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How to print multiple images on a single page

Lesa Snider, Macworld.com | June 8, 2011
Several handy printing techniques save you ink, paper, and time.

When it comes to printing images at home—whether they be drawings, graphic art, or photos—the cost of paper and ink add up quickly. That’s why it’s handy to know how to print several images on the same page.

Aside from printing contact sheets—a grid of thumbnails that’s great for quality comparison or even test prints—or distributing images of different sizes to friends, this technique is useful for showing off your work in a mini-portfolio. In this article you’ll learn how to print multiple images per page using iPhoto, Adobe Photoshop Elements, Adobe Bridge, and Photoshop CS4 and CS5.

 

iPhoto ’11

Printing multiple photos per page is easy in iPhoto, though there’s a slew of options to wade through. Start by highlighting the photos you want to print by Shift- or Command-clicking them (it doesn’t matter if you’re in Events, Photos, album view, or even Edit mode). Choose File -> Print (Command-P) and iPhoto opens the Print Settings pane. The important thing here is to understand the difference between a photo layout and a page; each photo layout holds up to four photos and each letter-sized page can hold two of those photo layouts. Pick a customizable theme from the list on the left—either Simple Border, Simple Mat, or Double Mat—and then use the “Page 1 of 2” arrows in the pane to scroll through page previews. At the bottom you can pick paper size and print size (in other words, what size layout you want printed on that size paper).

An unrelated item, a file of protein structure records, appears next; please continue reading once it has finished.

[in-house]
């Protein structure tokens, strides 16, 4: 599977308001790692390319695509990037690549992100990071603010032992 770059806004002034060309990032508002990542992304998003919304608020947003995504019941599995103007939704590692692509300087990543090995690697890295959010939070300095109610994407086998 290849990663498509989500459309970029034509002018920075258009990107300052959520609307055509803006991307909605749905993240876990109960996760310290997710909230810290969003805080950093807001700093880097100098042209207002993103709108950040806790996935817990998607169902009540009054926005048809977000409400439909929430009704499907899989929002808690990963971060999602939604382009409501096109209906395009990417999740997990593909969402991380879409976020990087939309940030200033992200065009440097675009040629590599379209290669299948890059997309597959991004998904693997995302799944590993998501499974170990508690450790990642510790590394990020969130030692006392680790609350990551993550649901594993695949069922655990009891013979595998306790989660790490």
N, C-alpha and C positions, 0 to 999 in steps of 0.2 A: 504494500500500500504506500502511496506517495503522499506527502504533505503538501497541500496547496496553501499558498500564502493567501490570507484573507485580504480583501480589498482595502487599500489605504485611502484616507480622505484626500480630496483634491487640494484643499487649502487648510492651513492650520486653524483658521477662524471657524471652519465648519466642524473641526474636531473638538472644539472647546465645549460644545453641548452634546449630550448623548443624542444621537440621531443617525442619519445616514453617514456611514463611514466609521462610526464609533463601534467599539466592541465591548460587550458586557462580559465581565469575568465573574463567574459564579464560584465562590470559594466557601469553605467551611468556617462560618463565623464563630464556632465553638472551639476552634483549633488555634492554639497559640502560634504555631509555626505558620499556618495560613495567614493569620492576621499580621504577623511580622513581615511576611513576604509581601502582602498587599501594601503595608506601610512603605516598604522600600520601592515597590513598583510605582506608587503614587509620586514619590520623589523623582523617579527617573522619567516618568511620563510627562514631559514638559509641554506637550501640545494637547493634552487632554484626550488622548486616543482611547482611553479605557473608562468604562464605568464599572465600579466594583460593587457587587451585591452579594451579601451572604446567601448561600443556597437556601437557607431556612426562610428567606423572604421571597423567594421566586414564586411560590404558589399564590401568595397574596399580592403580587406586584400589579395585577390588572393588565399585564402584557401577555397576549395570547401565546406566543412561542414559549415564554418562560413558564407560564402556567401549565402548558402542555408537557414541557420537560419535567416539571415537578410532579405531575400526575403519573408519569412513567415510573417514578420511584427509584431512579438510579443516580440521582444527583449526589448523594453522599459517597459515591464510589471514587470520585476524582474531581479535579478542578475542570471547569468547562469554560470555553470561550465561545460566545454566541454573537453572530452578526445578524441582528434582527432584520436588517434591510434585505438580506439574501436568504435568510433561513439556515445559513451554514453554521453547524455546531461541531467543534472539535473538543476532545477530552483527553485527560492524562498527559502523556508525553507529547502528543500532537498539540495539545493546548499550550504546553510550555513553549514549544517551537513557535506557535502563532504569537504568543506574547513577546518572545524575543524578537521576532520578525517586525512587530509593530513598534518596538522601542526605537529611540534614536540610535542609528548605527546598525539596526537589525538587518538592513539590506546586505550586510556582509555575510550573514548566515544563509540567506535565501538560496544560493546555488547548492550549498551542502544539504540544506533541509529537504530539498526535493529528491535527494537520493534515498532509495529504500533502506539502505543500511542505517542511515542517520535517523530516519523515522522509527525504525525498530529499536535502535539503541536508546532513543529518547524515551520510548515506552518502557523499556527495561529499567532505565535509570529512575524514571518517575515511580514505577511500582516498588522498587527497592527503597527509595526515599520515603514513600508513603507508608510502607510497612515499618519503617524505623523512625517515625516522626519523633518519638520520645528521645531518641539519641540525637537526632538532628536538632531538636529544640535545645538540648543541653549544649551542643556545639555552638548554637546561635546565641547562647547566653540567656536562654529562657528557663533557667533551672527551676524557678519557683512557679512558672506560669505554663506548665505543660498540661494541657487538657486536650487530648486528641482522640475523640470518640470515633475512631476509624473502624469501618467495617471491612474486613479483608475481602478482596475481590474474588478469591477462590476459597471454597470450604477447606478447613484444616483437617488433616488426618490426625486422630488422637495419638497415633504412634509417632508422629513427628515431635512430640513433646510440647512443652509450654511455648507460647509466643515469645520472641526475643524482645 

Click Customize and you’ll land inside a mini page-layout view where you can fine-tune the photo zoom level and location within its placeholder (click a photo to summon the Zoom slider; click within the photo to move it around inside the frame). At the top of the window, you can choose to see thumbnails for the layouts themselves, or thumbnails of the photos for printing. Drag a photo down into one of the placeholders to replace what’s there, or drag the same photo into multiple placeholders to print multiple copies (like a school portrait package). Use the buttons in the toolbar to switch themes, change background and border colors or styles, and choose the number of photos included in each layout.

If a photo needs editing, you can double-click it or click the Adjust button. Settings lets you tweak caption font and size, turn on “Show crop marks” (handy if you’ll use a paper cutter to separate the images), and more.

 

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